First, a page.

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The Commemoration of All the Faithful Departed (All Souls')

Wis 3:1-9 | Ps 23 | Rom 6:3-9 | Jn 6:37-40

Today’s Commemoration of All the Faithful Departed invites us to renew our hope of resurrection. Together, the Universal Church calls to mind our beloved friends, relatives, and ancestors who have died and profess a steadfast belief in their eternal life. It is a day of memories, heartbreak, mourning, celebration, and love.

Guided by profound wisdom from today’s Scriptures and liturgical texts, we dare to wonder: what might life after death be like? The first reading from Wisdom imagines life after death as peaceful. The dying process can be painful for many. Perhaps your loved one experienced physical pain at the end of their life from a terminal illness or horrific accident. Maybe they experienced the emotional pain that can come from reflecting on dreams unfulfilled. Whatever pain they may have carried on their deathbed, we can take solace in the belief that our loved ones are being held “in the hand of God.” God cradles our beloved dead. The author of Wisdom assures us, “They are in peace.”

Today’s second reading from St. Paul’s letter to the Romans imagines life after death as free from sin. No one dies entirely perfect. Perhaps your loved one never had the chance to say a final “I’m sorry.” Maybe they went to their grave without ever fully acknowledging the pain they may have caused another person. Maybe they suffered because of the sins of others.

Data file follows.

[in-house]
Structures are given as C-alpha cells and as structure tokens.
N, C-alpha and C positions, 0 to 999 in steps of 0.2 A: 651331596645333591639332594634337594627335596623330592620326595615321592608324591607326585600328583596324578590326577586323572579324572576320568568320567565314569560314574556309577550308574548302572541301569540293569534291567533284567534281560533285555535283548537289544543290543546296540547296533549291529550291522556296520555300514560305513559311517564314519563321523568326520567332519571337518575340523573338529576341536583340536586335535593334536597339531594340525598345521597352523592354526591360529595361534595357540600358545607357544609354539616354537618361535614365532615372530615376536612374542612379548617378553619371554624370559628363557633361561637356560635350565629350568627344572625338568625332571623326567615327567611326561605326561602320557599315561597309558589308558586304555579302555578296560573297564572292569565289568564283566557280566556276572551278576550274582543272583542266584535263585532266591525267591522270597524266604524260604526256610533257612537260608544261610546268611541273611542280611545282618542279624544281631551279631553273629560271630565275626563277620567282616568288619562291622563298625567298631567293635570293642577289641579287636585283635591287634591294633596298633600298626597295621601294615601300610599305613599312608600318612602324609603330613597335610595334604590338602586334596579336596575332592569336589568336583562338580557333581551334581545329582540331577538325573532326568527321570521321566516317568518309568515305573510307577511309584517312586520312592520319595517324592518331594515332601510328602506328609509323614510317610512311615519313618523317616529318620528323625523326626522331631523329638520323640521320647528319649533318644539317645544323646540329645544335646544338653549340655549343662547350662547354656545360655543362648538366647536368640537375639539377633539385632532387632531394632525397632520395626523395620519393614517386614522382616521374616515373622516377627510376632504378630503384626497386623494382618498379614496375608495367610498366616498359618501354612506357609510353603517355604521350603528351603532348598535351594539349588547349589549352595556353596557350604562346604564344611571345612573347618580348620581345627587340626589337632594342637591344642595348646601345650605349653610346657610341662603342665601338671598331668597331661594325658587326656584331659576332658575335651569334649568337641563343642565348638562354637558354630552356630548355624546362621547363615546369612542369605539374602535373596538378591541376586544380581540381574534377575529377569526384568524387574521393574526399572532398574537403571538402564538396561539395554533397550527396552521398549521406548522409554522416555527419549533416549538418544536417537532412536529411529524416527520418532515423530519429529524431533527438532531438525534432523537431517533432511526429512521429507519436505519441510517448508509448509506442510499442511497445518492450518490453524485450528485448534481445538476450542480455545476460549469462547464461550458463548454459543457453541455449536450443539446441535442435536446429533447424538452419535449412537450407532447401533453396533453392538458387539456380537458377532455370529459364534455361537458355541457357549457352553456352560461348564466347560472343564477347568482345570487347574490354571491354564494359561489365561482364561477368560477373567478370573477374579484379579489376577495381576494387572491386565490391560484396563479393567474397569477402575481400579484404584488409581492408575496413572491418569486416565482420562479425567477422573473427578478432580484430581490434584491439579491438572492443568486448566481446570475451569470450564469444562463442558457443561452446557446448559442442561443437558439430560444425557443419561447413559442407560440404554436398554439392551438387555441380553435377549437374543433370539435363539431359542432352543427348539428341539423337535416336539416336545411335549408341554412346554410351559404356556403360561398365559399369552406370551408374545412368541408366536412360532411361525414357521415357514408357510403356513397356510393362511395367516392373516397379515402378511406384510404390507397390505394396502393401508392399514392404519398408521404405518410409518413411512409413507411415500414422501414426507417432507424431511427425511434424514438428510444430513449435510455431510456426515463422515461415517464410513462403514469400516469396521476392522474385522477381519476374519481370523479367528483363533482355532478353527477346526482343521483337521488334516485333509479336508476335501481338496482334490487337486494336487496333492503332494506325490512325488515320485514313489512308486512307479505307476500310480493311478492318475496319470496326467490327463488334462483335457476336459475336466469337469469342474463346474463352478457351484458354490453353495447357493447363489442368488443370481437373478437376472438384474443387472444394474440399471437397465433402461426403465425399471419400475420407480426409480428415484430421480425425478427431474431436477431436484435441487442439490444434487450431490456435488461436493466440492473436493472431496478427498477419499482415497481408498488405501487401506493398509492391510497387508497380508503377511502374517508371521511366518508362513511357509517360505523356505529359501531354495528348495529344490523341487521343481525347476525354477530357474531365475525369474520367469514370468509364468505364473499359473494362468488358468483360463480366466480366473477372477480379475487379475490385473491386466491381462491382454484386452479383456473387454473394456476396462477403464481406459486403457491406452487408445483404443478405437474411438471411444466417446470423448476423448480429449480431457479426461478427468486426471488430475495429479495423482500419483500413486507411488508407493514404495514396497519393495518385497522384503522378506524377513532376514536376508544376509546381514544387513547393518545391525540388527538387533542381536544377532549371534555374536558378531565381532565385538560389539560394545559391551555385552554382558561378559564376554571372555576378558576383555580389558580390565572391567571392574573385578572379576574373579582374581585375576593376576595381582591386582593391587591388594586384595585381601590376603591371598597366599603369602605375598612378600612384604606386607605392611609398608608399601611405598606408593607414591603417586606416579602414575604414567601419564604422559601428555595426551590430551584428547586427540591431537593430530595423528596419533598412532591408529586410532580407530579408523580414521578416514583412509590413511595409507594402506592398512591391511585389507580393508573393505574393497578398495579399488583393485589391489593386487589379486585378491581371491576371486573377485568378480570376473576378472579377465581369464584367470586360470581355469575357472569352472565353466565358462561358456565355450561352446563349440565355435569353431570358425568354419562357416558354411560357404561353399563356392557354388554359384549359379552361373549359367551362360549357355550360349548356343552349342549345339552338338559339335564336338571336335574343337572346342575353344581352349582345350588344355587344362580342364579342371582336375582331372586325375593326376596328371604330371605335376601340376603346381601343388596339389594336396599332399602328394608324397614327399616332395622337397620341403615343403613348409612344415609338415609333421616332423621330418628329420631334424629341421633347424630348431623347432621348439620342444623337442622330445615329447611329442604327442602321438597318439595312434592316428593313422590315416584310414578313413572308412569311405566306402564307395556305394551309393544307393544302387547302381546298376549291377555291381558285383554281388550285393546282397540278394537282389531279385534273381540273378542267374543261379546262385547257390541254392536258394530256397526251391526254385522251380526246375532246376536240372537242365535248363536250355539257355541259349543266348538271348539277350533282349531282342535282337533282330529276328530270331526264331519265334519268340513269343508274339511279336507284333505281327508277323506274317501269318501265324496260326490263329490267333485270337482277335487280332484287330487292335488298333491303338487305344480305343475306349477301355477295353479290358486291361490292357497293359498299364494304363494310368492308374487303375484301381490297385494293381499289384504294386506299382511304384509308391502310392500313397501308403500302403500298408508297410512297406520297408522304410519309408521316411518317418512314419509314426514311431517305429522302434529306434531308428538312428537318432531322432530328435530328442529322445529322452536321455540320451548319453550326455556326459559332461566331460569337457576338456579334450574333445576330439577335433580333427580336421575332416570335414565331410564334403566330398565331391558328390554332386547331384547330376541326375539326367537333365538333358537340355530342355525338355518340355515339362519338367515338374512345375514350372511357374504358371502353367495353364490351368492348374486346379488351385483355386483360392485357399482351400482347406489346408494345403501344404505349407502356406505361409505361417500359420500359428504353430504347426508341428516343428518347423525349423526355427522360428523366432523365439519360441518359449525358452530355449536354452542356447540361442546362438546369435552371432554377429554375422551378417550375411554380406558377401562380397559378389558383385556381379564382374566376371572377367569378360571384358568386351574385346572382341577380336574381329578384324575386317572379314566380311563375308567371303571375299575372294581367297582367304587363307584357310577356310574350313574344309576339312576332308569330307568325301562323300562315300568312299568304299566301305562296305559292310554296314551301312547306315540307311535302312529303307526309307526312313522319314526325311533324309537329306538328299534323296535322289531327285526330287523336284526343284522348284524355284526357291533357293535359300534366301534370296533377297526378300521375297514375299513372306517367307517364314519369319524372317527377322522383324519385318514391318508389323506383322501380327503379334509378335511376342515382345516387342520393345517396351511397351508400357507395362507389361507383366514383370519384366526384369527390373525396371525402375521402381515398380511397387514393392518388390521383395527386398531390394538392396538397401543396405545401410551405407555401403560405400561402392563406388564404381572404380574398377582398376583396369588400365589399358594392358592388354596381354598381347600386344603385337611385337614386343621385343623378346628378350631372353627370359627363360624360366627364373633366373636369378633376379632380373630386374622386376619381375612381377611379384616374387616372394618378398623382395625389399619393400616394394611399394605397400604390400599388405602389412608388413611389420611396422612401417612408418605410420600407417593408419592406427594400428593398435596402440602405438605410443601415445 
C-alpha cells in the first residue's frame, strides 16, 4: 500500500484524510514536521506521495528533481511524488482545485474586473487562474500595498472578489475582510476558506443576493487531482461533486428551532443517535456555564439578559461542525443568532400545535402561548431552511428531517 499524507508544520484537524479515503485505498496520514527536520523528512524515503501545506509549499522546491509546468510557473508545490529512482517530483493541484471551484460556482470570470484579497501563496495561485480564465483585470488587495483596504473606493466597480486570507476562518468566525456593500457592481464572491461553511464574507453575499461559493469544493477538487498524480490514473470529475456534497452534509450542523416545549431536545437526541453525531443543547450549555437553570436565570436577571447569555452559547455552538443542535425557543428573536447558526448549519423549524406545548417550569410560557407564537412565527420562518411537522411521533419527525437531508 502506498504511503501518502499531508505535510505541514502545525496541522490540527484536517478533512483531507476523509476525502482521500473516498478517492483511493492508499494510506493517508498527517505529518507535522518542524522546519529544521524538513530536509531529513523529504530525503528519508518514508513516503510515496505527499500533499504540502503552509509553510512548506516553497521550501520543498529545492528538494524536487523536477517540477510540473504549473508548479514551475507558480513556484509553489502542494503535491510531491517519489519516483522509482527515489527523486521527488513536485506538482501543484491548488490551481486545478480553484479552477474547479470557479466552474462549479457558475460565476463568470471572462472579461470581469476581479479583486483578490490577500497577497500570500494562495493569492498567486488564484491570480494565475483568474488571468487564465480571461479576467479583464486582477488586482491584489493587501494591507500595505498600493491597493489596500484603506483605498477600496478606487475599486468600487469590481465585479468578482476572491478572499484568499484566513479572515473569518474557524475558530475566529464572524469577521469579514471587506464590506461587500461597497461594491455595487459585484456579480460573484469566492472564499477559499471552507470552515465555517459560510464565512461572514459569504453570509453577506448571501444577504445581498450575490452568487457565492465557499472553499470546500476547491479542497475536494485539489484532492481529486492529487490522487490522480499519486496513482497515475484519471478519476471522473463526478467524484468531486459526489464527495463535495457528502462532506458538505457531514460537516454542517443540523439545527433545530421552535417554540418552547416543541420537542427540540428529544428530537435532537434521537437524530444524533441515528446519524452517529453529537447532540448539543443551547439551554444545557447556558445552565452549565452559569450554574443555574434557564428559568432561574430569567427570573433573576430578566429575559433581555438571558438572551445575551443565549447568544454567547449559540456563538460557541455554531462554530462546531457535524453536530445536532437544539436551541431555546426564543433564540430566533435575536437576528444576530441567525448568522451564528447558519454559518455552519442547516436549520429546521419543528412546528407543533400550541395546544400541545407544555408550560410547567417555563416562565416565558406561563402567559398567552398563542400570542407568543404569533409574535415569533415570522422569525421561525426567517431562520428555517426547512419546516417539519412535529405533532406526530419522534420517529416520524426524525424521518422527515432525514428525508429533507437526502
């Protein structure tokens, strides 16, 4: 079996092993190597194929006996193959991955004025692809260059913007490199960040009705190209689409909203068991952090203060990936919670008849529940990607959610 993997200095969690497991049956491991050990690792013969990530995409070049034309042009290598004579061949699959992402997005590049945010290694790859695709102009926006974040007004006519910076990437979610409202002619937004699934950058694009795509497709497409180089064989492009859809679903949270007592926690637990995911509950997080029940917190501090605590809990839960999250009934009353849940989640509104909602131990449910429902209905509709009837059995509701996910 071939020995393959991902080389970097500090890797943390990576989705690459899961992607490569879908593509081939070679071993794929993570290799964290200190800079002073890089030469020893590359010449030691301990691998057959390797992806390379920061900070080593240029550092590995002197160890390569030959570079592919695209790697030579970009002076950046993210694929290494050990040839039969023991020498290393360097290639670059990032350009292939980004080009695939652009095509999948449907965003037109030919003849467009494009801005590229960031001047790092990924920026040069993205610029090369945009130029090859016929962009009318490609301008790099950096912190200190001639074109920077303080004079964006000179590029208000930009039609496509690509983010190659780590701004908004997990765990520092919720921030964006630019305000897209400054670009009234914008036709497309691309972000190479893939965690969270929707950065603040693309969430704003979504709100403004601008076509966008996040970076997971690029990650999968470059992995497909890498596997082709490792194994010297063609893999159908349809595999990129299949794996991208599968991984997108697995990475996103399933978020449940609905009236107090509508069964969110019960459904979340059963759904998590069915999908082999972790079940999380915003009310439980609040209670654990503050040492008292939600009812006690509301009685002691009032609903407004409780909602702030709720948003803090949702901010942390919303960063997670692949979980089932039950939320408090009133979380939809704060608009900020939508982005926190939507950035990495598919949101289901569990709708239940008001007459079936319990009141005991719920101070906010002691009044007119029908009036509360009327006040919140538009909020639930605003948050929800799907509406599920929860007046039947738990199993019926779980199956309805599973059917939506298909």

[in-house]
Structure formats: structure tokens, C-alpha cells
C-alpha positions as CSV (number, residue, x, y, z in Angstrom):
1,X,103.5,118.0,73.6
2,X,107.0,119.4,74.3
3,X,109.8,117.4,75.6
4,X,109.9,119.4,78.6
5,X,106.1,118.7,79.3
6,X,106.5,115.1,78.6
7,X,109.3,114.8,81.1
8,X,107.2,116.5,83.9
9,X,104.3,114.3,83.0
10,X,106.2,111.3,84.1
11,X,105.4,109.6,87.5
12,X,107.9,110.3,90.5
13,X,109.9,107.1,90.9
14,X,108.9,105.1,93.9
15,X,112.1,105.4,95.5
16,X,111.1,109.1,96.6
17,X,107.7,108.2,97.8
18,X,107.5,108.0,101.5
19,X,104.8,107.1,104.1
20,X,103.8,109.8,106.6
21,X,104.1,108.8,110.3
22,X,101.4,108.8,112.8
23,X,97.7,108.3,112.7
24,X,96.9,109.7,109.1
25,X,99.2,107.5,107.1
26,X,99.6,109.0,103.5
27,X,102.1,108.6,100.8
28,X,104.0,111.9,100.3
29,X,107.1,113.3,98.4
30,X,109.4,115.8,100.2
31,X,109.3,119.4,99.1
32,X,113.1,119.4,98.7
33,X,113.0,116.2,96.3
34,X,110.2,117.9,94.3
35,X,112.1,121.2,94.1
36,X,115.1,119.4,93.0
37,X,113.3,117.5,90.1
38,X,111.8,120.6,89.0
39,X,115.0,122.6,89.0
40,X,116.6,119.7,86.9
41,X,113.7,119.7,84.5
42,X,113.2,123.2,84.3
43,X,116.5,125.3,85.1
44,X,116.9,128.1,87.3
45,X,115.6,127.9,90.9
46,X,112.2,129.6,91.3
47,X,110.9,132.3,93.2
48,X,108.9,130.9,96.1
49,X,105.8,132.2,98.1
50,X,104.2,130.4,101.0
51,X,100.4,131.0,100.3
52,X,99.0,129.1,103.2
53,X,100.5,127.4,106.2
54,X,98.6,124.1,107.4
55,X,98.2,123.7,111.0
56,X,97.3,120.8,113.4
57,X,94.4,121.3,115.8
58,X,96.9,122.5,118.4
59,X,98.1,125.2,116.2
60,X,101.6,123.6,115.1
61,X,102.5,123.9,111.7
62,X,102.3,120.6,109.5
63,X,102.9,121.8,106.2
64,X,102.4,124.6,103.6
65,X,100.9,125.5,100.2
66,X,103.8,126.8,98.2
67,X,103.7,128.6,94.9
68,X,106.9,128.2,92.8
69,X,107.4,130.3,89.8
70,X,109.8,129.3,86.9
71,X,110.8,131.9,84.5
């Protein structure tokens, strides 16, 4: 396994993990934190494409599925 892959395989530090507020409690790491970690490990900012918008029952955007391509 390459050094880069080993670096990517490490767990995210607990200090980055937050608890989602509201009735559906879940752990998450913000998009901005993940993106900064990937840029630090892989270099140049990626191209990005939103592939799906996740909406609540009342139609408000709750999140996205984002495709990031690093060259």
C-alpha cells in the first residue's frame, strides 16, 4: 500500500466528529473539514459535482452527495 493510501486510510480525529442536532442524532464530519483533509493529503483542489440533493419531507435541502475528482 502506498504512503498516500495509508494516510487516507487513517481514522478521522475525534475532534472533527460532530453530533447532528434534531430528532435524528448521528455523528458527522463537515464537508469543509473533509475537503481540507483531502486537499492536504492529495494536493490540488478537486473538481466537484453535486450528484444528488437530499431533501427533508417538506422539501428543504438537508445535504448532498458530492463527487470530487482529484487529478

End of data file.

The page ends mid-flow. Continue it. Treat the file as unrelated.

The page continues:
Whatever the case may be, St. Paul describes the “newness of life” to come for those who have died. He exclaims, “We know that our old self was crucified with him, so that our sinful body might be done away with, that we might no longer be in slavery to sin.” Sin and death do not have the final say. God shows mercy to our beloved dead. Saint Paul assures us that “a dead person has been absolved from sin.”

Prayer Over the Offerings

Be near, O Lord, we pray, to your servant N.,
on whose funeral day
we offer you this sacrifice of conciliation,
so that, should any stain of sin have clung to him (her)
or any human fault have affected him (her),
it may, by your loving gift, be forgiven and wiped away.

Finally, the gospel from John imagines life after death as eternity united with Christ. Death can be a time of reexamining faith. Perhaps your loved one had fallen away from the practice of the faith. Maybe they began to doubt the existence of God or had a difficult time feeling or experiencing God’s great love for them.

No matter where they landed on the faith spectrum during their time on this earth, Jesus asserts, “that everyone who sees the Son and believes in him may have eternal life.” God desires to be in relationship with our beloved dead. No one will be lost or left behind. As Jesus assures us in John’s gospel, “This is the will of the one who sent me, that I should not lose anything of what God gave me, but that I should raise it on the last day.”

Together, these readings depict a God who is perpetually present to our beloved dead—drawing them into the peace of everlasting life, freeing them from the bounds of sin, and uniting with them in a love beyond all telling. We can rest assured that our beloved dead are basking in the glow of divine light and love at this very moment.

Let us pray that someday we, too, will join them in the bright halls of heaven.


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